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Home Buyers tax Credit Supports Global Warming

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  • Richard Risemberg
    ... The link: http://tinyurl.com/ybguwk6 RR -- Richard Risemberg http://www.bicyclefixation.com http://www.newcolonist.com http://www.rickrise.com
    Message 1 of 2 , Nov 7, 2009
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      Excellent article forwarded to me by my son Jack. Some quotes:

      > According to the Residential Energy Consumption Survey, per person
      > energy use in owner-occupied housing is 39 percent higher than in
      > rental units. Energy use, per household member, is 49 percent
      > higher in single-family detached houses than in apartments in
      > buildings with more than five units. These differences reflect the
      > strong connection between home size and energy use. The average
      > four-bedroom house consumes 72 percent more electricity than the
      > average two-bedroom house.
      >
      > Yet the tax code encourages Americans to live in big, energy-
      > guzzling homes, instead of thrifty apartments
      >
      > On average, as density doubles, household gasoline consumption
      > falls by about 110 gallons per year. When a household moves from
      > living 2 miles away from a city center to 10 miles away, gasoline
      > consumption increases by more than 100 gallons annually. Smart
      > environmentalism should push against tax policies that encourage
      > more suburban sprawl.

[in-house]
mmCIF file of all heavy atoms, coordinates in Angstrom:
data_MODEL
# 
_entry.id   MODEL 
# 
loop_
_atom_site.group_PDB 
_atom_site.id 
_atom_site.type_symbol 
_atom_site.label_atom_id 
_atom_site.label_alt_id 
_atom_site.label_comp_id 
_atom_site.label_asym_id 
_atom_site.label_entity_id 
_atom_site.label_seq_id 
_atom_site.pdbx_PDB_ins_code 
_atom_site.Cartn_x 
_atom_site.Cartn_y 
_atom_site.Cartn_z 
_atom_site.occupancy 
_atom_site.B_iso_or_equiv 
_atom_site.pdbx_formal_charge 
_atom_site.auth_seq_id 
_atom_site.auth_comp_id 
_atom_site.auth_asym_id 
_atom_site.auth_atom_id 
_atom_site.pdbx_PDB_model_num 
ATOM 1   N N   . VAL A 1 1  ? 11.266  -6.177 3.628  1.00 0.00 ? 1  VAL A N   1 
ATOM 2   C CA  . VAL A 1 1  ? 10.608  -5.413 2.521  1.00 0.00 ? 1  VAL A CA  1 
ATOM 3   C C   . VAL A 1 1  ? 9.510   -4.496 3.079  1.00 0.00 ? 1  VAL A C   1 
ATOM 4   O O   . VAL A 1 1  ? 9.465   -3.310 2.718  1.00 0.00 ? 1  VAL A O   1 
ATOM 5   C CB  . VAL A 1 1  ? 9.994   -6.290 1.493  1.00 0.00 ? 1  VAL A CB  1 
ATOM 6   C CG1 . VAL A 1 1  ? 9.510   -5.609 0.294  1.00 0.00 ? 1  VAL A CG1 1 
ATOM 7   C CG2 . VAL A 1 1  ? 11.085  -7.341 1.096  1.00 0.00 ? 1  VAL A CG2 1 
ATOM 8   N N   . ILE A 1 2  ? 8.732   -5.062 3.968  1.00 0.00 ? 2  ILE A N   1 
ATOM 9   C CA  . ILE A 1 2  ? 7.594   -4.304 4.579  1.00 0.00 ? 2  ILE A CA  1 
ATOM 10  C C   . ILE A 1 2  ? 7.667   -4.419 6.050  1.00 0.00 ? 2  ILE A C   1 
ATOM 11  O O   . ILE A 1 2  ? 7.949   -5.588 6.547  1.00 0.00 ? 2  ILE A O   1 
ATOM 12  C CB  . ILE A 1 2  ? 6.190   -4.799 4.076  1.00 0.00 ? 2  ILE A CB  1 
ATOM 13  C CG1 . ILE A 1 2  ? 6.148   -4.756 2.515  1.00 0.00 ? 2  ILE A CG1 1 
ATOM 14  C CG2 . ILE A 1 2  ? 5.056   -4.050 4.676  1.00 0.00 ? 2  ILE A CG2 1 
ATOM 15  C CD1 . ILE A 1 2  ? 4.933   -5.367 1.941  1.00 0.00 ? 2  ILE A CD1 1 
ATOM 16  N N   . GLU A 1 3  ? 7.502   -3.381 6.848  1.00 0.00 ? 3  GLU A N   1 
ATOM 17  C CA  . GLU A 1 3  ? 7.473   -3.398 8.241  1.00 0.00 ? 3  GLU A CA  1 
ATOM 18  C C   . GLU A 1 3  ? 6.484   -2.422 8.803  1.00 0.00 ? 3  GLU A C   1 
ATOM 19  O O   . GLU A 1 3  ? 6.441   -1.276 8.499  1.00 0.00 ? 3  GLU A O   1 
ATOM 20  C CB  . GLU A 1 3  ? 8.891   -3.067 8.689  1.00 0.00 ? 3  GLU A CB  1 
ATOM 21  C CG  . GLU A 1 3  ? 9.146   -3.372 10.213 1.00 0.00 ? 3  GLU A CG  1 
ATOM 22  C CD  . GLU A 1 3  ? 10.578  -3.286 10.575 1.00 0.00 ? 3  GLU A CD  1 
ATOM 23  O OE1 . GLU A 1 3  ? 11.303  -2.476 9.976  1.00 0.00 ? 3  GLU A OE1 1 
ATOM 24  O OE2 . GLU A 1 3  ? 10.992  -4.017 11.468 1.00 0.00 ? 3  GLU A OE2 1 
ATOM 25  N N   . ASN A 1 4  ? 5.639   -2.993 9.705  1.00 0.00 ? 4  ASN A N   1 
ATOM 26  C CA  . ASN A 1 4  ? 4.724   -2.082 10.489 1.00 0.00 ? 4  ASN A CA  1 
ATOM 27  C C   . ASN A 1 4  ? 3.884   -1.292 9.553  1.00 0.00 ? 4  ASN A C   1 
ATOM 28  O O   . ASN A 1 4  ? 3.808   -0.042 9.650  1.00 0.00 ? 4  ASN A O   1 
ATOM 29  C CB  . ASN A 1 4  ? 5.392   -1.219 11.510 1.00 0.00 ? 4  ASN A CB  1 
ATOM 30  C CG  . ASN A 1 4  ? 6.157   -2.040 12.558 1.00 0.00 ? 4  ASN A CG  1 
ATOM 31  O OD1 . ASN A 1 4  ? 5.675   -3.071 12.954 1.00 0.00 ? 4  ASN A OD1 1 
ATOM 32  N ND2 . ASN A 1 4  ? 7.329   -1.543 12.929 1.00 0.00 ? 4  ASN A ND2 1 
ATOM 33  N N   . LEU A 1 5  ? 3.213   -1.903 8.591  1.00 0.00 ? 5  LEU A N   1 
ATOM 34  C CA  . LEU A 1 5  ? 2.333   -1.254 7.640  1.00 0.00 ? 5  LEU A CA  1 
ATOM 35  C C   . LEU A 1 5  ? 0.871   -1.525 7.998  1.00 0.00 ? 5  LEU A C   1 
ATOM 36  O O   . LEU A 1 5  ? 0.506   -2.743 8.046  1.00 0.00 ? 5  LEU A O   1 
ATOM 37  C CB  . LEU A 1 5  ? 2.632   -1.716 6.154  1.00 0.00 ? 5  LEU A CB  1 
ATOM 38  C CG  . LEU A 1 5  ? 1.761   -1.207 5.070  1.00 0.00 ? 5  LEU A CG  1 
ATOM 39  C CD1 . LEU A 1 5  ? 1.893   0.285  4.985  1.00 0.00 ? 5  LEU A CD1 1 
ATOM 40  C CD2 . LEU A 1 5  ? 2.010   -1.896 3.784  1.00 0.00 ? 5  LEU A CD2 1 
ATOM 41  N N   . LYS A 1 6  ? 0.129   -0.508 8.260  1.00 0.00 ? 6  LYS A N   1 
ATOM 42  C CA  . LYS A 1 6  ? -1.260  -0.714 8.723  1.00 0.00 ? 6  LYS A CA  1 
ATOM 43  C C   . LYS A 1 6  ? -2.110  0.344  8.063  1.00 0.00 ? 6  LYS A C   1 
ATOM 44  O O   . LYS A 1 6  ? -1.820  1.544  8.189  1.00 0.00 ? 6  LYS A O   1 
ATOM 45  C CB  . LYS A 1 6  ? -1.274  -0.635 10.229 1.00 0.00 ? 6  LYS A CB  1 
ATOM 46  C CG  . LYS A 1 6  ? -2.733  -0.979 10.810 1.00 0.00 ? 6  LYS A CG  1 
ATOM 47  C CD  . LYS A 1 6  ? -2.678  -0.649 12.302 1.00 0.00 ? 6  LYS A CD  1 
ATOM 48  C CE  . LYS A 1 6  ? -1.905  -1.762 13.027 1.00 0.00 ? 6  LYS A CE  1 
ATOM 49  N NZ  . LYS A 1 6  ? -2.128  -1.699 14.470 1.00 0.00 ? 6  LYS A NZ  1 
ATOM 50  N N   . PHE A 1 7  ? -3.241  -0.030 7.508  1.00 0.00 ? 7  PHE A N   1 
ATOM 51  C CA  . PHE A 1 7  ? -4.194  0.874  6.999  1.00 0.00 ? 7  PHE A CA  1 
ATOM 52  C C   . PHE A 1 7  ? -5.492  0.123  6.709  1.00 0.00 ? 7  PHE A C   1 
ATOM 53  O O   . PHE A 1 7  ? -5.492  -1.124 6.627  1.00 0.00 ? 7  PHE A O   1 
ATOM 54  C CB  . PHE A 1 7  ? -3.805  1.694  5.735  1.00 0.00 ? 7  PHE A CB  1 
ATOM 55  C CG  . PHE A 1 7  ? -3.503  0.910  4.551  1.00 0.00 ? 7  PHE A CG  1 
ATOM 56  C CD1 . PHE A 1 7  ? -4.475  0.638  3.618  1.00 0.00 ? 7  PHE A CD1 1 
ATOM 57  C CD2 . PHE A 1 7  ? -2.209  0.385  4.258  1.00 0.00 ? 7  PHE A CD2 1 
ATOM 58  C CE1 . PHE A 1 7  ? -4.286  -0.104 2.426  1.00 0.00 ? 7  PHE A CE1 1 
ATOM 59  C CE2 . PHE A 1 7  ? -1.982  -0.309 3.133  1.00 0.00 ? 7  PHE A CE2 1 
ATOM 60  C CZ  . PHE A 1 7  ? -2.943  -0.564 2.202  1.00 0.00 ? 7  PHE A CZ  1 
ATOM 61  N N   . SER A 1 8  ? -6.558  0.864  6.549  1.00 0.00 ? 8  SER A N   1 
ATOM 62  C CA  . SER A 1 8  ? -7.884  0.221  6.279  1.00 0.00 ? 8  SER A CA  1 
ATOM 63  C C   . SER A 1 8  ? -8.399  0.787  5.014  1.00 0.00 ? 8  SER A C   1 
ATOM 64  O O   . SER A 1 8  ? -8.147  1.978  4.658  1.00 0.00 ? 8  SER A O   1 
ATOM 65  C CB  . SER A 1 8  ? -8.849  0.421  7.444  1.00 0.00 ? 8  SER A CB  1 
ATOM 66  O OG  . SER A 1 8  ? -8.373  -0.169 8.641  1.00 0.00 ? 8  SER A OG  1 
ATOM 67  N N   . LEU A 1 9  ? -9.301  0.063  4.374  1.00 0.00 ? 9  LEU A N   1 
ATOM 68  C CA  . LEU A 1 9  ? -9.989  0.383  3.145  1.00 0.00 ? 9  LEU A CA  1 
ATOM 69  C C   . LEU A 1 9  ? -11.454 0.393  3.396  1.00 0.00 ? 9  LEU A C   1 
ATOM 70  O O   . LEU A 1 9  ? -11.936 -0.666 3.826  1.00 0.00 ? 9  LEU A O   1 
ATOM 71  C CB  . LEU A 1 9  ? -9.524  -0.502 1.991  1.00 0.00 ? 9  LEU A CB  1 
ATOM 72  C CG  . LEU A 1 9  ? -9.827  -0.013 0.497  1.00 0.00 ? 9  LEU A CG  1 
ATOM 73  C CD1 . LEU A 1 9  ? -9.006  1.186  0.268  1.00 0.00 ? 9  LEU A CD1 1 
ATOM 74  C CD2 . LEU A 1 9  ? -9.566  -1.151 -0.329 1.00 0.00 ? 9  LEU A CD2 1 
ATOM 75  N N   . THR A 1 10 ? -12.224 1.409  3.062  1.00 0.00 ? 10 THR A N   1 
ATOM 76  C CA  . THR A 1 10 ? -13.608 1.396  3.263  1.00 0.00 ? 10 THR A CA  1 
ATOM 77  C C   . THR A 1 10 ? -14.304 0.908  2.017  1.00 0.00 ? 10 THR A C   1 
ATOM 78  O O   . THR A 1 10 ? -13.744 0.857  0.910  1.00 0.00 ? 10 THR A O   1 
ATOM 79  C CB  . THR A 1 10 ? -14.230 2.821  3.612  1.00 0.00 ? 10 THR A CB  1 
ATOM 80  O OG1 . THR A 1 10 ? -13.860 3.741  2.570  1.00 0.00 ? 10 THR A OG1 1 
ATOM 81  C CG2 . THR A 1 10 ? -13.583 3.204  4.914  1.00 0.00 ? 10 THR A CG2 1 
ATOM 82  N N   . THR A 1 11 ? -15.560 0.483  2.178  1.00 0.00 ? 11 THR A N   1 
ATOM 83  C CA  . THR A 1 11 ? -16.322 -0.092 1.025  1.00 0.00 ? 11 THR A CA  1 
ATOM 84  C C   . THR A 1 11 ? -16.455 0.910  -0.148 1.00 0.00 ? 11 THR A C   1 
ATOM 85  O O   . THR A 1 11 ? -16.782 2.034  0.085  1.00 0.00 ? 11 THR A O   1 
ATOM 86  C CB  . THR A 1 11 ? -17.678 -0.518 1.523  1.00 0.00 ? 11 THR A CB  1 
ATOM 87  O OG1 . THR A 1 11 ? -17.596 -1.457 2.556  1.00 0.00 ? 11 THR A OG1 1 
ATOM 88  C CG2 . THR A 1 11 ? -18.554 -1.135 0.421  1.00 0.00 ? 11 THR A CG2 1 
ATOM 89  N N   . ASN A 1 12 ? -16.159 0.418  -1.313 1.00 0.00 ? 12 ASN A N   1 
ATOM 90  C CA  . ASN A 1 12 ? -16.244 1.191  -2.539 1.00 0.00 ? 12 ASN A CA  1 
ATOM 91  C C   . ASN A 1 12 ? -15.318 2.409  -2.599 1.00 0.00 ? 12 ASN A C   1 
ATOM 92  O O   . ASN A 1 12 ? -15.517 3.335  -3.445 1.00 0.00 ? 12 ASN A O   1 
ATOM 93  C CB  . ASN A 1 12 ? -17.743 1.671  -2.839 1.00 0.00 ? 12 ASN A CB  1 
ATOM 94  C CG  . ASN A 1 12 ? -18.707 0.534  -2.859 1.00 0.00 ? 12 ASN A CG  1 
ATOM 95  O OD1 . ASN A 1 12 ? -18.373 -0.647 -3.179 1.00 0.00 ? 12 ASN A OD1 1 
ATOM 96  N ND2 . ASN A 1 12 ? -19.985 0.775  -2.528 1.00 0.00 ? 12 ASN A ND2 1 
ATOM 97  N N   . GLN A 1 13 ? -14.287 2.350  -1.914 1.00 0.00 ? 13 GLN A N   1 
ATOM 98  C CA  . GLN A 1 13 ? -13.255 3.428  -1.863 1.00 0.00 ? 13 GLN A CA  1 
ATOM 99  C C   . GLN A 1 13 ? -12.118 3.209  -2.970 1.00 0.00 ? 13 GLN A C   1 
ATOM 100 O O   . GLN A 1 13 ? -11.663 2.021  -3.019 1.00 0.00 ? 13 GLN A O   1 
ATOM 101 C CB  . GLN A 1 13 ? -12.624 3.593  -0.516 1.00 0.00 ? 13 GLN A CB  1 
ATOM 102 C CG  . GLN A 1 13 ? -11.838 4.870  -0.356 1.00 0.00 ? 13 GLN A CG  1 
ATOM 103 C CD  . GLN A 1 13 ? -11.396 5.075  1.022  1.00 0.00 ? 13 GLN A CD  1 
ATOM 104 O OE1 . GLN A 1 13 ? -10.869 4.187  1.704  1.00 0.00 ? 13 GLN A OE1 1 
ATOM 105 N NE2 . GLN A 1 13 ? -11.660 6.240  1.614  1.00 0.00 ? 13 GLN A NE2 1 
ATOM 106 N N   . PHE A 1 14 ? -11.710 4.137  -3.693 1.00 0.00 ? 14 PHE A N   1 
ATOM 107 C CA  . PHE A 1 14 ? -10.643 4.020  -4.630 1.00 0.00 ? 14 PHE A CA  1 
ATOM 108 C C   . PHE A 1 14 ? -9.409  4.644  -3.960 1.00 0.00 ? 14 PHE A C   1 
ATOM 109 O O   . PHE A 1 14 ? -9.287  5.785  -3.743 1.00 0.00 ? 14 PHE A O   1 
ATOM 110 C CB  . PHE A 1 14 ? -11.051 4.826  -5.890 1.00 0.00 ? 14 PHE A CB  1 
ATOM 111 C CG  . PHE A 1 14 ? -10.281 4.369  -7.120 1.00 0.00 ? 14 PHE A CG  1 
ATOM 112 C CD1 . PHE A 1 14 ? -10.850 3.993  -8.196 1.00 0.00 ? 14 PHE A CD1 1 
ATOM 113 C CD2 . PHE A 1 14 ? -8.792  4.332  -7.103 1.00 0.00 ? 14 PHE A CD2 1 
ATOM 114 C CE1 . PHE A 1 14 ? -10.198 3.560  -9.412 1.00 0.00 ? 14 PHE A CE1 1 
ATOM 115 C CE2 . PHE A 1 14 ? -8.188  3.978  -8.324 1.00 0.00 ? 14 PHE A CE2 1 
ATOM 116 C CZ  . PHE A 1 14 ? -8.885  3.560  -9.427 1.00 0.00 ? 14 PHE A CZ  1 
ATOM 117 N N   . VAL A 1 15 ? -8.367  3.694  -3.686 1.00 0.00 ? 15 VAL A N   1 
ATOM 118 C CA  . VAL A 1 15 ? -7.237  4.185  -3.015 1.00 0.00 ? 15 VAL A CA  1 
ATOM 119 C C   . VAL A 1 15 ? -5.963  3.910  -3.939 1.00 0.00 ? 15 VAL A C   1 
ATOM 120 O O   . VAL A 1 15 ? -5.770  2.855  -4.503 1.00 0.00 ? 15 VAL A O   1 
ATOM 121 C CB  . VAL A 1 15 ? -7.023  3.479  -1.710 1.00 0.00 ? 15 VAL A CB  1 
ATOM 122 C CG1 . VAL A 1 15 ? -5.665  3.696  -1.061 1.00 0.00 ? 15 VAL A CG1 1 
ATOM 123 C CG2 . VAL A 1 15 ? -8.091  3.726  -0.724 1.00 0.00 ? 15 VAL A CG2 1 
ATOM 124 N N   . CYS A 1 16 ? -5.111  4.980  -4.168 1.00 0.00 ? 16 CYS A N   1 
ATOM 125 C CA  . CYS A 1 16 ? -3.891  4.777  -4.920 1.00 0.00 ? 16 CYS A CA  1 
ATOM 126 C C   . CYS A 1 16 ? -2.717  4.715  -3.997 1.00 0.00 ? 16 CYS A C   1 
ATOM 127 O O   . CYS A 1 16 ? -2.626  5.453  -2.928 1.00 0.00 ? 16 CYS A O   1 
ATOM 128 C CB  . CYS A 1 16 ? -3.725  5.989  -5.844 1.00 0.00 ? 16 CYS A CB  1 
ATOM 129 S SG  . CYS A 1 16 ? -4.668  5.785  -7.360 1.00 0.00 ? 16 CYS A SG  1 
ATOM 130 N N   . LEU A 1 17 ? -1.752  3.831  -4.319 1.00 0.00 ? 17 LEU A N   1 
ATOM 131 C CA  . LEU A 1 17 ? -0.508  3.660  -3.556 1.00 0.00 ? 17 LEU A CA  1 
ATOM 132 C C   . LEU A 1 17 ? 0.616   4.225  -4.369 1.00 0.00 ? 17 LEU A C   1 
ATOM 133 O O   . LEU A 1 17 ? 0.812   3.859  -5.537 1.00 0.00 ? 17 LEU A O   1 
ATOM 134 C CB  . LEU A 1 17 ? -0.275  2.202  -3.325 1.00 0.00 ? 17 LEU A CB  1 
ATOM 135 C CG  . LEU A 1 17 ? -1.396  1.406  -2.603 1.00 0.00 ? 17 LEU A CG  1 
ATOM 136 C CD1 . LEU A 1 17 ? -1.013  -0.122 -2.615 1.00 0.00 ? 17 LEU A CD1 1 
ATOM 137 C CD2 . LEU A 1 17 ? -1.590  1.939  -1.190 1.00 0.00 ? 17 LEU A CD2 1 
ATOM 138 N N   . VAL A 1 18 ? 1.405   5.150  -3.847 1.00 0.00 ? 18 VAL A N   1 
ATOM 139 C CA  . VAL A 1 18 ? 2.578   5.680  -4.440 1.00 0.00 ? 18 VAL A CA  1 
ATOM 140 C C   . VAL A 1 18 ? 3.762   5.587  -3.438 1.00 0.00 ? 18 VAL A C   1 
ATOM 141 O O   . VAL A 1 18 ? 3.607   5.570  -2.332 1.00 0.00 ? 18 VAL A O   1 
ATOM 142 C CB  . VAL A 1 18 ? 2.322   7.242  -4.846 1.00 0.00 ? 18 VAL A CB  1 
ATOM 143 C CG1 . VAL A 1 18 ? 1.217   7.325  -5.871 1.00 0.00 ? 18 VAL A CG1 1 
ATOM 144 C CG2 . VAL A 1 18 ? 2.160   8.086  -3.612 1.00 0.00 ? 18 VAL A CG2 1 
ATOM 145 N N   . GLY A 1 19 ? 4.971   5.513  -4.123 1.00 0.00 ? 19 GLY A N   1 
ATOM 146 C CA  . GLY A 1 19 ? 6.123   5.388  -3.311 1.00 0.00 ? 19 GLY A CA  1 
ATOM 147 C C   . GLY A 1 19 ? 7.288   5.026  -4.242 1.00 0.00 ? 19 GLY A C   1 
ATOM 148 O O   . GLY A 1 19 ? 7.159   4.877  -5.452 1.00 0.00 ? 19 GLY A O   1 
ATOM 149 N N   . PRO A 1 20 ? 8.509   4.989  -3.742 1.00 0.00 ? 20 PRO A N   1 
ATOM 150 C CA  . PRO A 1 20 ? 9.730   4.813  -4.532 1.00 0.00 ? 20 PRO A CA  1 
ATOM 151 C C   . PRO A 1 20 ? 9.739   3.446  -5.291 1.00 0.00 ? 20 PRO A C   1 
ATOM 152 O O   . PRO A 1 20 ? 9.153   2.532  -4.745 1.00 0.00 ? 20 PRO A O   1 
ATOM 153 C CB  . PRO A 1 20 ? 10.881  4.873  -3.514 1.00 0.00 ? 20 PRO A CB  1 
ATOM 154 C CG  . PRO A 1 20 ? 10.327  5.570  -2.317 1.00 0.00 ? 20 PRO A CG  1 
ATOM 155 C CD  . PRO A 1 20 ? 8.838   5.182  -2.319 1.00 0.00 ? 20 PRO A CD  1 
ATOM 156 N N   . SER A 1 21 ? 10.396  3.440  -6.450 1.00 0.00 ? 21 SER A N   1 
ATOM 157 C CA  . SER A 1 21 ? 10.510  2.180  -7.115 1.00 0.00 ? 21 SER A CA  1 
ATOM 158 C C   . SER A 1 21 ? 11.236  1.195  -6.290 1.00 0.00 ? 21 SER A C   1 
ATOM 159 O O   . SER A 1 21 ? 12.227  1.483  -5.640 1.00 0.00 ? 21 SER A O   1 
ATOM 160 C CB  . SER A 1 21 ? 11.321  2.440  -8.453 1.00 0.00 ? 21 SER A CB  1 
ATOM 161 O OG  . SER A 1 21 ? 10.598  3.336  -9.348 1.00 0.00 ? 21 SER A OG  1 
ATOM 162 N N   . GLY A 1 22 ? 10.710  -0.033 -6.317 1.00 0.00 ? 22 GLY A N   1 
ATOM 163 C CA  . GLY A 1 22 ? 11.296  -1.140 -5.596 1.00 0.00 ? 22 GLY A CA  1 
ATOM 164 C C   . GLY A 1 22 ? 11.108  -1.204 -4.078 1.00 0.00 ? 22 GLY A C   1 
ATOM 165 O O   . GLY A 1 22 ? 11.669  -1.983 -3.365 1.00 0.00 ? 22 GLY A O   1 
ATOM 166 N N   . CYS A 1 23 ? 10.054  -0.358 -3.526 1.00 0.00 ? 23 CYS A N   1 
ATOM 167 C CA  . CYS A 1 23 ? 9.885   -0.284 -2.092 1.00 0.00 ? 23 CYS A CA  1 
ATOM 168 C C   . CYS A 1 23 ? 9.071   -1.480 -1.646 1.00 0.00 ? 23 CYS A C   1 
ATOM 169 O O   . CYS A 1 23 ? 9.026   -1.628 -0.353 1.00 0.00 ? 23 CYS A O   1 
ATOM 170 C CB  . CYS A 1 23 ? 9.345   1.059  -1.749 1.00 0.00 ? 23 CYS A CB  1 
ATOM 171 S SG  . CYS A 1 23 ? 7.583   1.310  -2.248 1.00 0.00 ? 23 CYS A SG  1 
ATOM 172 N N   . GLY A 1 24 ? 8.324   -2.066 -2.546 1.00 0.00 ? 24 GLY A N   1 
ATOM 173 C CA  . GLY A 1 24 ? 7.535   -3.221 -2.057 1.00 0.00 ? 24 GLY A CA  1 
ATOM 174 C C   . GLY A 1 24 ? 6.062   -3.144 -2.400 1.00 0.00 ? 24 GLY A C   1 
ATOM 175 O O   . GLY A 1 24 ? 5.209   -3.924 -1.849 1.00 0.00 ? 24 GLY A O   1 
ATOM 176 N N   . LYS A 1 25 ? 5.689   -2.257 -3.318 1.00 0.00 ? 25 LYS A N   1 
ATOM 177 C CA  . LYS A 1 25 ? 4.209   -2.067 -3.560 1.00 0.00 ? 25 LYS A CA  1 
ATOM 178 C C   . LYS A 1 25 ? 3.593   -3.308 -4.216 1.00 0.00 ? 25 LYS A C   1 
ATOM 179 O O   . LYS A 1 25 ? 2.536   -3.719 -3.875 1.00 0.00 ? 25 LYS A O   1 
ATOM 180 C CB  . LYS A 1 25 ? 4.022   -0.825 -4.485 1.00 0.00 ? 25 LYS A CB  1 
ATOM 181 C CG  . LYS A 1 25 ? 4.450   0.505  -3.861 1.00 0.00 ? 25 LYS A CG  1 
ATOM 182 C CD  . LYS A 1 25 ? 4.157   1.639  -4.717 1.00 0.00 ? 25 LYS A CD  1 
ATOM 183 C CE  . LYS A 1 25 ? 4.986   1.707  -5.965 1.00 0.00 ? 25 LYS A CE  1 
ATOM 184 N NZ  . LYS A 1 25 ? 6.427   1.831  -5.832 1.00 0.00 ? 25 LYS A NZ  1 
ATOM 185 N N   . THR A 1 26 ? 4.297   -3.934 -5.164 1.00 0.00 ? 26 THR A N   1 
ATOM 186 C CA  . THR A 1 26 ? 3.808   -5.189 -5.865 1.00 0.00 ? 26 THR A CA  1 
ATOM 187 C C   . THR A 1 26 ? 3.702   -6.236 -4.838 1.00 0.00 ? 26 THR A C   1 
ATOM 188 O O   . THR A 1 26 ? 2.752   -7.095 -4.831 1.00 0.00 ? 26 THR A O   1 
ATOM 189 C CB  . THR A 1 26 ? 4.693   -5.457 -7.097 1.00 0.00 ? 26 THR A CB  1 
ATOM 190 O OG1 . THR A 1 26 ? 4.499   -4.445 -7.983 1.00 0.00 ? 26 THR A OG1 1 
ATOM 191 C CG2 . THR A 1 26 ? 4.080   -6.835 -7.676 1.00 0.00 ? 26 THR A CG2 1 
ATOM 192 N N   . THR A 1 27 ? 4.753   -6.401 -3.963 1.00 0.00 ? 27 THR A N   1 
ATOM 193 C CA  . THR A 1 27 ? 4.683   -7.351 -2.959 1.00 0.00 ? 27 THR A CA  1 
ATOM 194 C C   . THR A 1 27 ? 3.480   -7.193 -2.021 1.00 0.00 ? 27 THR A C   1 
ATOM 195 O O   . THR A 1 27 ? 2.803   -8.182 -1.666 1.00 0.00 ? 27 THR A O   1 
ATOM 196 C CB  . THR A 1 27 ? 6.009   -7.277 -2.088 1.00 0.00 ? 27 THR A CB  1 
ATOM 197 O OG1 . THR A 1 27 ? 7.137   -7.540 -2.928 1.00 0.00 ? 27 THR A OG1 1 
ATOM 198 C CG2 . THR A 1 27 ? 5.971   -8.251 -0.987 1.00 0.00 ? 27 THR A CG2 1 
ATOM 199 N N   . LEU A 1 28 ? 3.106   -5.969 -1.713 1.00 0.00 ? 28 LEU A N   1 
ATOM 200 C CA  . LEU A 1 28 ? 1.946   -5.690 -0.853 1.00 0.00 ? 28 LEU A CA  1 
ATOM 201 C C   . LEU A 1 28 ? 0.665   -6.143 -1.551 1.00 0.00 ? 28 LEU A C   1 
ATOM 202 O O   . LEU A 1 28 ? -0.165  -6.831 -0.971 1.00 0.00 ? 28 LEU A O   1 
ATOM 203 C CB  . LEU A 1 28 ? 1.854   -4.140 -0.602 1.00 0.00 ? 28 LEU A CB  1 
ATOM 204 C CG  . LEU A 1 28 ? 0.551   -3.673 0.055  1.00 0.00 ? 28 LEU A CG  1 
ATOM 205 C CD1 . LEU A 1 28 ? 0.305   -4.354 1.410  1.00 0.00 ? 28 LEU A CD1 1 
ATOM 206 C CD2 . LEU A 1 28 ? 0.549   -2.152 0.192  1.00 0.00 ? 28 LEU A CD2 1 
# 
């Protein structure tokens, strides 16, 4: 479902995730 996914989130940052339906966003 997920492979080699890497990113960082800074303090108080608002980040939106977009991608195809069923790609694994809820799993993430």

>


      The link:

      http://tinyurl.com/ybguwk6

      RR
      --
      Richard Risemberg
      http://www.bicyclefixation.com
      http://www.newcolonist.com
      http://www.rickrise.com
    • mdh6214
      My big hangup on the home buyers tax break is it s a regressive tax break: it s a tax break for people who can afford to buy homes, but not those who can only
      Message 2 of 2 , Nov 7, 2009
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        My big hangup on the home buyers' tax break is it's a regressive tax break: it's a tax break for people who can afford to buy homes, but not those who can only afford to rent.

        I feel this requires us to dump the attitude that twin/row houses are "just for rental investments".

        It would also help if they were better built. New twin/row houses abound around here, but I hope you like being separated from your neighbor by two sheets of drywall. Let's see a return to twin/row houses with masonry separating walls. Joel's first book even mentioned separating houses with bricked-in airspace.

        --- In carfree_cities@yahoogroups.com, Richard Risemberg <rickrise@...> wrote:
        >
        > Excellent article forwarded to me by my son Jack. Some quotes:
        >
        > > According to the Residential Energy Consumption Survey, per person
        > > energy use in owner-occupied housing is 39 percent higher than in
        > > rental units. Energy use, per household member, is 49 percent
        > > higher in single-family detached houses than in apartments in
        > > buildings with more than five units. These differences reflect the
        > > strong connection between home size and energy use. The average
        > > four-bedroom house consumes 72 percent more electricity than the
        > > average two-bedroom house.
        > >
        > > Yet the tax code encourages Americans to live in big, energy-
        > > guzzling homes, instead of thrifty apartments
        > >
        > > On average, as density doubles, household gasoline consumption
        > > falls by about 110 gallons per year. When a household moves from
        > > living 2 miles away from a city center to 10 miles away, gasoline
        > > consumption increases by more than 100 gallons annually. Smart
        > > environmentalism should push against tax policies that encourage
        > > more suburban sprawl.
        > >
        >
        >
        > The link:
        >
        > http://tinyurl.com/ybguwk6
        >
        > RR
        > --
        > Richard Risemberg
        > http://www.bicyclefixation.com
        > http://www.newcolonist.com
        > http://www.rickrise.com
        >
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